Does the 1992 UNFCCC give a free pass on carbon emissions for heavy polluting countries?
For references to figure estimates refer to earlier article Green New Deal for Singapore
When it comes to selling the case for more ambitious climate action in the Green New Deal, what should be the respose to the statement (paraphrased)
Singapore has limited sources of alternative energy and this is recognized by the UNFCCC?
Does the 1992 UNFCCC in Article 4.8 (h) and Article 4.10 give a free pass to not commit to scientific targets on carbon emissions reduction (-45% by 2030) for those countries which benefit financially from heavy carbon polluting companies in their economy?
If one were to follow-up on the messaging by Climate Change SG to the mitigation plan, one would eventually be directed to the website of climategamechanger.sg, which has a page “why we don’t use 100% renewable energy in Singapore”. On this page (last udate Dec 30 2019) it refers to the UNFCCC with the statement
our alternative energy disadvantage is officially recognized by the UNFCCC
The first observation from the game changer page is the omission of carbon capture, a technology heavily studied by the NCCS and which the IPCC and other authoritative bodies have declared as necessary in the 1.5C and 2.0C scenarios. Carbon capture may not be an alternative energy source, but it is a low carbon energy source which is the ultimate intention of the UNFCCC and the Paris Agreement to limit global warming, so this omission from official publications by Climate Change SG and NCCS continues to be suspicious.
So what is in the 1992 Article 4.8 (h) and Article 4.10 and how is this consistient with any realistic pathway to 1.5C that the IPCC reported in 2018? If indeed this is the intention, which states could claim such a priviledge? OPEC members such as Saudi Arabia and Iran? or any country with some oil and gas and petrochemicals industry United States, Brunei and Singapore.
What metric would be used to justify such an exemption?
How much of Singapore’s GDP and workforce can be attributed directly to the petrochemicals industry on Jurong and Bukom, and how much emissions comes from this sector?
Singapore doesn’t own any oil and gas reserves, so its only way of monetizing the industry is via petrochemical and refining conversion and inport/export as a trade hub. Estimates from available data suggests <7% of GDP (20–25% of GDP from all of industry) and 50,000 workers or <1% of the 3.7 mil workforce. By comparison, petrochemicals contributes around 3% of GDP in the US and 19% total for industry. For Saudi Arabia the figure is closer to 50% for oil and gas exports contribution to GDP and <4% contribution from petrochemicals. How much of Singapore’s emissions comes from the petrochemical sector? Based on testimony by the Ministry in Parliament 75% of industrial emission, or 45% of total emissions. These emissions can be attributed primarily to 3 companies — ExxonMobil, Shell and PetroChina.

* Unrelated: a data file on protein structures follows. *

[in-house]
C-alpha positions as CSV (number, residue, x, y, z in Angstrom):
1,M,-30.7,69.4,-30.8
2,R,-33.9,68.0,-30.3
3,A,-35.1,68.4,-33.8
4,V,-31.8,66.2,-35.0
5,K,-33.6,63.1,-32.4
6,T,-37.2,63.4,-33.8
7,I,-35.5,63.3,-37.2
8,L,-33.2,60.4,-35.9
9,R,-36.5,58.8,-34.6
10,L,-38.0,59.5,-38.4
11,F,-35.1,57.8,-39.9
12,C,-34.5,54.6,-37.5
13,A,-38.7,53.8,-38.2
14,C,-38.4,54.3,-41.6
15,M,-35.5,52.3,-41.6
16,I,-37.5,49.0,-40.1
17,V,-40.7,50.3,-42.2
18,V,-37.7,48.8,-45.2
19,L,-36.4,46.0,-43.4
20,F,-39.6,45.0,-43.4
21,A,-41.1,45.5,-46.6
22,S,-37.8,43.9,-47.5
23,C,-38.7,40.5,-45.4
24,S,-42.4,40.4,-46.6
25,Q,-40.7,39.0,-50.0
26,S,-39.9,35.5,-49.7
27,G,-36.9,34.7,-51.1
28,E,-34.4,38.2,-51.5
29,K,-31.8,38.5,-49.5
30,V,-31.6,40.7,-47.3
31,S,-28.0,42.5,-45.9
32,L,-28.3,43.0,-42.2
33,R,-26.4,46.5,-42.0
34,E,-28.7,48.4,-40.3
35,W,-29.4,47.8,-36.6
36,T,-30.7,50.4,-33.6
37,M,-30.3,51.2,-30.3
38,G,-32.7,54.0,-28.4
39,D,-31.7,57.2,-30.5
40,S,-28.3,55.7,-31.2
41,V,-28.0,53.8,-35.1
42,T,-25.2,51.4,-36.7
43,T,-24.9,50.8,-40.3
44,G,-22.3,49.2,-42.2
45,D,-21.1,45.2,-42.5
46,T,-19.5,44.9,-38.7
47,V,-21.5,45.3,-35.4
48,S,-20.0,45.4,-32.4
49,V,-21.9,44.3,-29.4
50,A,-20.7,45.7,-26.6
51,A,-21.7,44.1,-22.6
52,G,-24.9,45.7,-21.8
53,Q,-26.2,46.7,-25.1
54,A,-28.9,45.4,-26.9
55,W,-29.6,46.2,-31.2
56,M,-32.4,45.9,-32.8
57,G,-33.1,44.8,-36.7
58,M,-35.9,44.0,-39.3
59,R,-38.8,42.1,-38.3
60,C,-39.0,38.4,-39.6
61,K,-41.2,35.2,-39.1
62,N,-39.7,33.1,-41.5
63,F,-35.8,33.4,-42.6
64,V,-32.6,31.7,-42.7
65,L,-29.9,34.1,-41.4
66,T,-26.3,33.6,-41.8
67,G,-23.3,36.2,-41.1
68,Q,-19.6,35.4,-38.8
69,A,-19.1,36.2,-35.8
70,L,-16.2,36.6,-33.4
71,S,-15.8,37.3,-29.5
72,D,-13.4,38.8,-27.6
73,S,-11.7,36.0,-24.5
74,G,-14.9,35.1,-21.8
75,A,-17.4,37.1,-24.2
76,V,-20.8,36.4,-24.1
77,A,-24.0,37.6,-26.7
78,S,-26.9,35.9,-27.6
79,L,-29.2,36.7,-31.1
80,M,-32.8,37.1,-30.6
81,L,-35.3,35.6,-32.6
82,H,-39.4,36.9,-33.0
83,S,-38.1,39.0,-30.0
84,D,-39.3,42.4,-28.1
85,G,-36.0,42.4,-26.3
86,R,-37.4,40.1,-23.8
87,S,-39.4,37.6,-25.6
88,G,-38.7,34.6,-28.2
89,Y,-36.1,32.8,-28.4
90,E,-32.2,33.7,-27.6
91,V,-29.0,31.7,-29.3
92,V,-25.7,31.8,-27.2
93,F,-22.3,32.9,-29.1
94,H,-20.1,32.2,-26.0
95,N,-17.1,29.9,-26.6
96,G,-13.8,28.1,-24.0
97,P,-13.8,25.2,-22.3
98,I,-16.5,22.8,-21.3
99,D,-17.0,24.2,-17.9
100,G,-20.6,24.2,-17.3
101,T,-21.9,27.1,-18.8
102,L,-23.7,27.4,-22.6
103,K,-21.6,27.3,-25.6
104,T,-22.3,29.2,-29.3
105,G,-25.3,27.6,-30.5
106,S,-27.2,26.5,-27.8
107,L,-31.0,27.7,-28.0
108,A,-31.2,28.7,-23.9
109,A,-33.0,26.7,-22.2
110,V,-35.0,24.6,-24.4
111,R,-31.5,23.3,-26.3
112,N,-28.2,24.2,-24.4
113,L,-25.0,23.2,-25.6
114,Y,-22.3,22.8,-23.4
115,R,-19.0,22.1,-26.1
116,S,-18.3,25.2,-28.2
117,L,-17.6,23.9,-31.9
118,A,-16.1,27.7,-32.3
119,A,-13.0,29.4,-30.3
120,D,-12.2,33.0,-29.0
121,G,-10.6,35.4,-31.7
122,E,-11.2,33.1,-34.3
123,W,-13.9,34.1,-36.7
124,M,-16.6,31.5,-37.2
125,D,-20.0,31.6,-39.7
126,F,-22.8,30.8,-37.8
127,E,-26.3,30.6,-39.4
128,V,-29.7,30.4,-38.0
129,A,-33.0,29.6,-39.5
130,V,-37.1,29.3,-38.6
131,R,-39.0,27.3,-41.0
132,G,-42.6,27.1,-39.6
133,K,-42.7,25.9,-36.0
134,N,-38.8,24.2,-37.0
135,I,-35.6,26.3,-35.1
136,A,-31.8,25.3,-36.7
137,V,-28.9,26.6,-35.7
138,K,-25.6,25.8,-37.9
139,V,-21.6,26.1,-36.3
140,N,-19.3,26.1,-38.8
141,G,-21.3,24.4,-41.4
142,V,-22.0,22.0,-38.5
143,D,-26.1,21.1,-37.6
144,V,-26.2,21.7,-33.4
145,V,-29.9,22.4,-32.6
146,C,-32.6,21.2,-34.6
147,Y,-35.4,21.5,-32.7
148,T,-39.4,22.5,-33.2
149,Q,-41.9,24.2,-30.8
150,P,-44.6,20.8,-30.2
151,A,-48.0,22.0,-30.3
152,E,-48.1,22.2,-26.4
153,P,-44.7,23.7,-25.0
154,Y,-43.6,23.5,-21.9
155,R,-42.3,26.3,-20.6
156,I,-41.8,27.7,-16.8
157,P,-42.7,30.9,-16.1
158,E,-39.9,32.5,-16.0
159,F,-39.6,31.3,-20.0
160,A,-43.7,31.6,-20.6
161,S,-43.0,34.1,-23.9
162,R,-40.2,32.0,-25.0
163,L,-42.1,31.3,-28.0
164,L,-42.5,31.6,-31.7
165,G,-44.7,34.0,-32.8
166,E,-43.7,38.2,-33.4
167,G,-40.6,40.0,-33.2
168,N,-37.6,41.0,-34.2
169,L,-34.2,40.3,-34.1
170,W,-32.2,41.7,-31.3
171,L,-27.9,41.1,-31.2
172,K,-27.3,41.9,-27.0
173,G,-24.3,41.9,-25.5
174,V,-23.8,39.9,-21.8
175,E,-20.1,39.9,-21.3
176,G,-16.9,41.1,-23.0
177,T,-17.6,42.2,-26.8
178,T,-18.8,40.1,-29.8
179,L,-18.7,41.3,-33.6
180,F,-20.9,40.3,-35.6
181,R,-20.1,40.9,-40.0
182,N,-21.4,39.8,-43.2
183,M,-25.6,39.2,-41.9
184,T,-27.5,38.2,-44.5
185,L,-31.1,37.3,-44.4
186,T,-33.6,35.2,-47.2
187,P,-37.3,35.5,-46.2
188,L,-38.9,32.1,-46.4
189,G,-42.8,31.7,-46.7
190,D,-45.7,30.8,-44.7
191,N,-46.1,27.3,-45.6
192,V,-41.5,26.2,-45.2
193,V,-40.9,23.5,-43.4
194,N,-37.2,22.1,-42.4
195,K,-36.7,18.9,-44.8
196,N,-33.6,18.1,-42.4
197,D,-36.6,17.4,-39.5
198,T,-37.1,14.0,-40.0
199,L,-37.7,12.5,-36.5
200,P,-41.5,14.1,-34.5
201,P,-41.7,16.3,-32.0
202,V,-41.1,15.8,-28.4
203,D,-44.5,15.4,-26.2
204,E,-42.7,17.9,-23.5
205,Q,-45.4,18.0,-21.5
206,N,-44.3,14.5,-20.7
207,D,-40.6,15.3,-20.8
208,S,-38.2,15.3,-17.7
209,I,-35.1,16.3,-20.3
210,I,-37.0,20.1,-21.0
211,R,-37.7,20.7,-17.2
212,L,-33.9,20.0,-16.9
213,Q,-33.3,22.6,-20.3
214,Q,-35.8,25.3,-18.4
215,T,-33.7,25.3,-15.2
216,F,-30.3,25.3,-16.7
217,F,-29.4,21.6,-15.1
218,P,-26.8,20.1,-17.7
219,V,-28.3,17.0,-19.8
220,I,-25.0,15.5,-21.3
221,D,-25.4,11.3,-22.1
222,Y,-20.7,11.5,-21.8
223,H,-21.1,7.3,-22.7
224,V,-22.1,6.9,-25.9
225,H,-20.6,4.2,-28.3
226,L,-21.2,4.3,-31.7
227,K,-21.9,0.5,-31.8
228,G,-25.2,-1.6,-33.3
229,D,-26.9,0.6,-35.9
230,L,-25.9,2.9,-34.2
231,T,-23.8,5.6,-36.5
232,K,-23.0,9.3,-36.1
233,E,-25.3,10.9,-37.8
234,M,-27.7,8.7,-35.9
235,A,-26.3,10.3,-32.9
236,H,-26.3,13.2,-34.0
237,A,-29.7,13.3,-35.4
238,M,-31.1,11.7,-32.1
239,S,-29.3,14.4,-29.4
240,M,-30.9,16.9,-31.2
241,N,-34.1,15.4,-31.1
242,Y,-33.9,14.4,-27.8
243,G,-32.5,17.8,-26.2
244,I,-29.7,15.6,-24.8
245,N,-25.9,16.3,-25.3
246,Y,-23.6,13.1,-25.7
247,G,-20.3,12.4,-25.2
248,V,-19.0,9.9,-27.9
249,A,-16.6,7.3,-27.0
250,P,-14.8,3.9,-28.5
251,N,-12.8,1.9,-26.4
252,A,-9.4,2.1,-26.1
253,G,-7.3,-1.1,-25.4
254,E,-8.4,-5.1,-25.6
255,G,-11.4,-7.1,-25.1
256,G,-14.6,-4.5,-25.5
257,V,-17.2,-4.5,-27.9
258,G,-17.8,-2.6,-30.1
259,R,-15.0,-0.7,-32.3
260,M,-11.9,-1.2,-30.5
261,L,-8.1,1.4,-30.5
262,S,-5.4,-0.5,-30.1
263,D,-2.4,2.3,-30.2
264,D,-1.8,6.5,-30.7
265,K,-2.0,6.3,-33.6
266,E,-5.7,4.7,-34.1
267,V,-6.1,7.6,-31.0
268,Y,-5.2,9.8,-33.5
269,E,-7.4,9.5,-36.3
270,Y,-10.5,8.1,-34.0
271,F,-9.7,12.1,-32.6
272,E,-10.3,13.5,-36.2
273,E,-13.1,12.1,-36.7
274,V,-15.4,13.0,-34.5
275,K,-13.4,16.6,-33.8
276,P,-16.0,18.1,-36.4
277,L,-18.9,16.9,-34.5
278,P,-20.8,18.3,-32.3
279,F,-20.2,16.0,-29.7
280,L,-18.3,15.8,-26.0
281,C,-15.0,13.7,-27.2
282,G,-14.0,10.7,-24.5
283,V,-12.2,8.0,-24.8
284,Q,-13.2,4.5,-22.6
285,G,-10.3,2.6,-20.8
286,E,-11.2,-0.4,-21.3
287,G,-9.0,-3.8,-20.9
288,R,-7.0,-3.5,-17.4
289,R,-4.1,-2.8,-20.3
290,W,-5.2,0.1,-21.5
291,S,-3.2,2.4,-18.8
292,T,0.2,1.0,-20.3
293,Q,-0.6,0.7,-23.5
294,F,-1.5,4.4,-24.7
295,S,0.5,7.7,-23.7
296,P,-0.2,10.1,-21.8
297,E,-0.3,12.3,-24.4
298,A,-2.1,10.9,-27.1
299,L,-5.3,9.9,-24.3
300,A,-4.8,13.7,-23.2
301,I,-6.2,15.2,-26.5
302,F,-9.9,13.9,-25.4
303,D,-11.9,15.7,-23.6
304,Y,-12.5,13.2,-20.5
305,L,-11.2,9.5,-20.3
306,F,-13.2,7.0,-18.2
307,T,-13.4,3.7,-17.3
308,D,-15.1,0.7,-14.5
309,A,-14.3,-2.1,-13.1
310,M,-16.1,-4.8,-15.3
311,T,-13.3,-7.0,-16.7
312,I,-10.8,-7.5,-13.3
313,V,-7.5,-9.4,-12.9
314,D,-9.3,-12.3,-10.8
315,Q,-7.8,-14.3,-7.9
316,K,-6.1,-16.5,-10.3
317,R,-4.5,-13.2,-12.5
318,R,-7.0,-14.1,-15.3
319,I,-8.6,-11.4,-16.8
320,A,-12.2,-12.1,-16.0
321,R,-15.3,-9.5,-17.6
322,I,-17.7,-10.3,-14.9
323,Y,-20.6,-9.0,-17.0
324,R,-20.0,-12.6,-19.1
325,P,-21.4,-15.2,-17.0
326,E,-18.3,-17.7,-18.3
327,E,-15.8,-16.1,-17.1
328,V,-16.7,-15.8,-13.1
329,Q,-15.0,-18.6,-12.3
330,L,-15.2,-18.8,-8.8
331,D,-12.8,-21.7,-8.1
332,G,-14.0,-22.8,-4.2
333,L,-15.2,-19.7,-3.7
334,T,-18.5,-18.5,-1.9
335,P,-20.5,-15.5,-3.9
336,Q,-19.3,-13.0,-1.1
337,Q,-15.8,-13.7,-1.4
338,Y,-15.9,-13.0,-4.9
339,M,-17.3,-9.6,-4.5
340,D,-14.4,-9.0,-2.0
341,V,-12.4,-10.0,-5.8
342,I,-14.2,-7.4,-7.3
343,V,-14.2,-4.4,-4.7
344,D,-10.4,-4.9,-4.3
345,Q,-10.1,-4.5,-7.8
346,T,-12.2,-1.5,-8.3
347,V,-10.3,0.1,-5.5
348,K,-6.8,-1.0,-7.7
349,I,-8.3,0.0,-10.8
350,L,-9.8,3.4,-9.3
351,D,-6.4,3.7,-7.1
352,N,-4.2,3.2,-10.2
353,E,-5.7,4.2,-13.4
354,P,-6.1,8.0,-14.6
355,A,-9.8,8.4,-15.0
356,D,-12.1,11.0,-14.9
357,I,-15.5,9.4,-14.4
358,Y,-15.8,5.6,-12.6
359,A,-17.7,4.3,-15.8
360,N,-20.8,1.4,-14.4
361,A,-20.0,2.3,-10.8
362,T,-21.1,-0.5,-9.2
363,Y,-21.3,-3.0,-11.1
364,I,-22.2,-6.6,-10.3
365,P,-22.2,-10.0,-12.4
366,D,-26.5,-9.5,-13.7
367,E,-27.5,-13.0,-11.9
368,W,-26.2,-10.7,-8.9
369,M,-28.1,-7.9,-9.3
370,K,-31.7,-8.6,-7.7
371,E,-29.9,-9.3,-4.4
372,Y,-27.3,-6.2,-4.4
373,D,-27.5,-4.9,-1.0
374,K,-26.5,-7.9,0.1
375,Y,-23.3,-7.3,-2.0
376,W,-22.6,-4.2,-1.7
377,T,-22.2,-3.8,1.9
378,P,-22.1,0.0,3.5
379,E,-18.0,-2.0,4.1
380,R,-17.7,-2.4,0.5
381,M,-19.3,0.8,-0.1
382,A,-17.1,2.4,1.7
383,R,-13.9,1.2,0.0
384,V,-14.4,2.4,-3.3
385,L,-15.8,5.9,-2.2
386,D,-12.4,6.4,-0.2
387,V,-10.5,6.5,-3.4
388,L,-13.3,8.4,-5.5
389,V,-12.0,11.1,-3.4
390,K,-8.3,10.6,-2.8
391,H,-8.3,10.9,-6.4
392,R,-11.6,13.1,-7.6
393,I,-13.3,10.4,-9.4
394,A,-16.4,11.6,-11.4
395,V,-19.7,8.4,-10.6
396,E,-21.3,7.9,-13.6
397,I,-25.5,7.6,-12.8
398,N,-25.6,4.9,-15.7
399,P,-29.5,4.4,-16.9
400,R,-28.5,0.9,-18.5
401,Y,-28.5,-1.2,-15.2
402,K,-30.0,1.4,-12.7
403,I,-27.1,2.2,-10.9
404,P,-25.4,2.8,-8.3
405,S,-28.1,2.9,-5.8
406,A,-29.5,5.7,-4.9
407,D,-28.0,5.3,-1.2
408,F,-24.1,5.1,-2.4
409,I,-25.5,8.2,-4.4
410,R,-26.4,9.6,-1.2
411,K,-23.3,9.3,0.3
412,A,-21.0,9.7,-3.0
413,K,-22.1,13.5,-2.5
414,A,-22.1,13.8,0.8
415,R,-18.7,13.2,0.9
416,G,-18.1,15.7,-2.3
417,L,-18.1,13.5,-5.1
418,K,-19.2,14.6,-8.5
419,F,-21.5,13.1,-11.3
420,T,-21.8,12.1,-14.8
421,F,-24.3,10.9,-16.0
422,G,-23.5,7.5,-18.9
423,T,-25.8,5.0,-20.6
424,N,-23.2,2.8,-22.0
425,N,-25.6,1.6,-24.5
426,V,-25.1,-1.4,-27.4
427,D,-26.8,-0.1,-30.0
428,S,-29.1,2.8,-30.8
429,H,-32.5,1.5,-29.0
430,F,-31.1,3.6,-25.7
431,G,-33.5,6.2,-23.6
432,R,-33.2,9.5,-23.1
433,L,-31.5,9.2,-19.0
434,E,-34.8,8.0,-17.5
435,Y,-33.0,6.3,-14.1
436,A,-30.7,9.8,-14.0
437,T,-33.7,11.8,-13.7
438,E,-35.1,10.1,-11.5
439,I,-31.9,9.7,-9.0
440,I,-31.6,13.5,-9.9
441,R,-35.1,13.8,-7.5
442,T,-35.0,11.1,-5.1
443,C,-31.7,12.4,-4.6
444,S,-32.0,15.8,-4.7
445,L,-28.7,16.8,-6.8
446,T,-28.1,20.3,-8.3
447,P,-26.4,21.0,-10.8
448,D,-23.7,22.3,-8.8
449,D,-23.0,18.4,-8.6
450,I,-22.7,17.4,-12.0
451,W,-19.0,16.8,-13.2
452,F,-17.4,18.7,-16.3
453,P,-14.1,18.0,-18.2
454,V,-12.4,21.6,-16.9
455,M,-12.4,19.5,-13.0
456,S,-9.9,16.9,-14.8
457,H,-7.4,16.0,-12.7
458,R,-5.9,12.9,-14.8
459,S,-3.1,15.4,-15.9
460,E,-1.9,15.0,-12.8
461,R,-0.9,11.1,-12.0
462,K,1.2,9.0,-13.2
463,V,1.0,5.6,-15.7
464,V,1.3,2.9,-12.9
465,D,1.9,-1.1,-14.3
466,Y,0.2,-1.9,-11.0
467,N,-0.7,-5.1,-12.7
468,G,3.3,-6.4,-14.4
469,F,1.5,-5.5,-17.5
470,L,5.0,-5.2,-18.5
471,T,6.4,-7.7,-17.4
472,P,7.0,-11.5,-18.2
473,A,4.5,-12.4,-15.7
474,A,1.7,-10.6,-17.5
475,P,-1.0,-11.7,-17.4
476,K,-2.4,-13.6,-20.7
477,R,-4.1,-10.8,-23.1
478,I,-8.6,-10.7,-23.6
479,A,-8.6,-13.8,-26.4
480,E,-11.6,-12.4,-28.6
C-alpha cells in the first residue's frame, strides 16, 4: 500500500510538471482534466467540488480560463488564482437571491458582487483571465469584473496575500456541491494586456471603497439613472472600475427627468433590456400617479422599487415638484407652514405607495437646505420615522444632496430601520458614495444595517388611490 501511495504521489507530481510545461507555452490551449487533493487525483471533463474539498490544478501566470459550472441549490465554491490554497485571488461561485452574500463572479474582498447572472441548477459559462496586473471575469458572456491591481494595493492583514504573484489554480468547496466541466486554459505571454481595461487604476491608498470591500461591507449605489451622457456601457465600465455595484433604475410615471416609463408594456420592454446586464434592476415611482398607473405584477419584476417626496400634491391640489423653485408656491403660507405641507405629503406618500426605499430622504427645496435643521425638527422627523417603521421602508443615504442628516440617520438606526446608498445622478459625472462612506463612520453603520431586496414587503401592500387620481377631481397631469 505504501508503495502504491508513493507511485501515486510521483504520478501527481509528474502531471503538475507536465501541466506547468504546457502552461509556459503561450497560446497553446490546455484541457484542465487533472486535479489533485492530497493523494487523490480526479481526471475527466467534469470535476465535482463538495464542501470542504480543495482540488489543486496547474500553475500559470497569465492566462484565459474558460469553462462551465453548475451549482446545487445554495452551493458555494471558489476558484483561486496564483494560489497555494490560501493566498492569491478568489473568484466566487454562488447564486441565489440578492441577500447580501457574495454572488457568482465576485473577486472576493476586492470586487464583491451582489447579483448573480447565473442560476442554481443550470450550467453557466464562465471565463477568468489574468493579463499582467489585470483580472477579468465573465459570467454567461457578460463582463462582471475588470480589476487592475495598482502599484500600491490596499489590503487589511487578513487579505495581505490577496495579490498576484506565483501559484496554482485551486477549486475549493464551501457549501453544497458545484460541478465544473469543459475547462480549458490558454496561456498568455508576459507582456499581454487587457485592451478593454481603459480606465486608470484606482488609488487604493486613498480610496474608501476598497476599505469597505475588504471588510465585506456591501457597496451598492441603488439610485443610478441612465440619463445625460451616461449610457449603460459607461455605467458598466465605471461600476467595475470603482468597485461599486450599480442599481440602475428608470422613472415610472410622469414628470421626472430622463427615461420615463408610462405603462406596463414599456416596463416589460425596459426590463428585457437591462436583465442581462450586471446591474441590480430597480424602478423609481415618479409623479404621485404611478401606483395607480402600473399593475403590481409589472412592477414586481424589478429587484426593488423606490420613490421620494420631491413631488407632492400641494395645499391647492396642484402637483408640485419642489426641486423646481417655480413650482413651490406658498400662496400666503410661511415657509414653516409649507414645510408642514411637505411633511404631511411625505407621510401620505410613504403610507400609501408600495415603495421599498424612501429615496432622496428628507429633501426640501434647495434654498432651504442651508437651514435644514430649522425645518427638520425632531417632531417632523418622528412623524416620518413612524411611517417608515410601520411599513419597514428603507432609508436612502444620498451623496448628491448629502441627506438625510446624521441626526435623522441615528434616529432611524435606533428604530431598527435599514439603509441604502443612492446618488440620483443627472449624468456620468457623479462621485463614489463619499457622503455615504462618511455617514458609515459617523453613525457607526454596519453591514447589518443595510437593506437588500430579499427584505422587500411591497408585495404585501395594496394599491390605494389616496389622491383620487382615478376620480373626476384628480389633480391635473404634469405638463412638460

How much exactly would it cost to implement low carbon solutions to Singapore in compliance with the IPCC 1.5C target of -45% by 2030?
Ultimately there is more work to be done on this to get better estimates, using the available information from various publicly available reports 80% of Singapore’s emissions in industry and power generation could be removed by applying existing carbon capture technology (no new R&D needed) at a cost of S $55–105/ton which would translate to direct costs estimated at S$15–30 billion over 30 years, or approximately 0.1–0.2% of annual GDP. Who pays for this cost is debatable, and were a carbon tax to be implmented at IMF guidance in this range much of that cost could come from the private sector.
How does 0.1–0.2% of annual GDP compare to what countries are expected to pay for mitigation?
According ot the Stern Review, the estimated cost of mitigation is 1–4% of GDP and many other more recent reports have published figures in a similar range.
What does Article 4.8 (h) of the UNFCCC say about economies with a high mix of fossil fuels and petrochemicals?
4.8 In the implementation of the commitments in this Article, the Parties shall give full consideration to what actions are necessary under the Convention, including actions related to funding, insurance and the transfer of technology, to meet the 15 specific needs and concerns of developing country Parties arising from the adverse effects of climate change and/or the impact of the implementation of response measures, especially on: …
(h) Countries whose economies are highly dependent on income generated from the production, processing and export, and/or on consumption of fossil fuels and associated energy-intensive products
4.10 The Parties shall, in accordance with Article 10, take into consideration in the implementation of the commitments of the Convention the situation of Parties, particularly developing country Parties, with economies that are vulnerable to the adverse effects of the implementation of measures to respond to climate change. This applies notably to Parties with economies that are highly dependent on income generated from the production, processing and export, and/or consumption of fossil fuels and associated energy-intensive products and/or the use of fossil fuels for which such Parties have serious difficulties in switching to alternatives.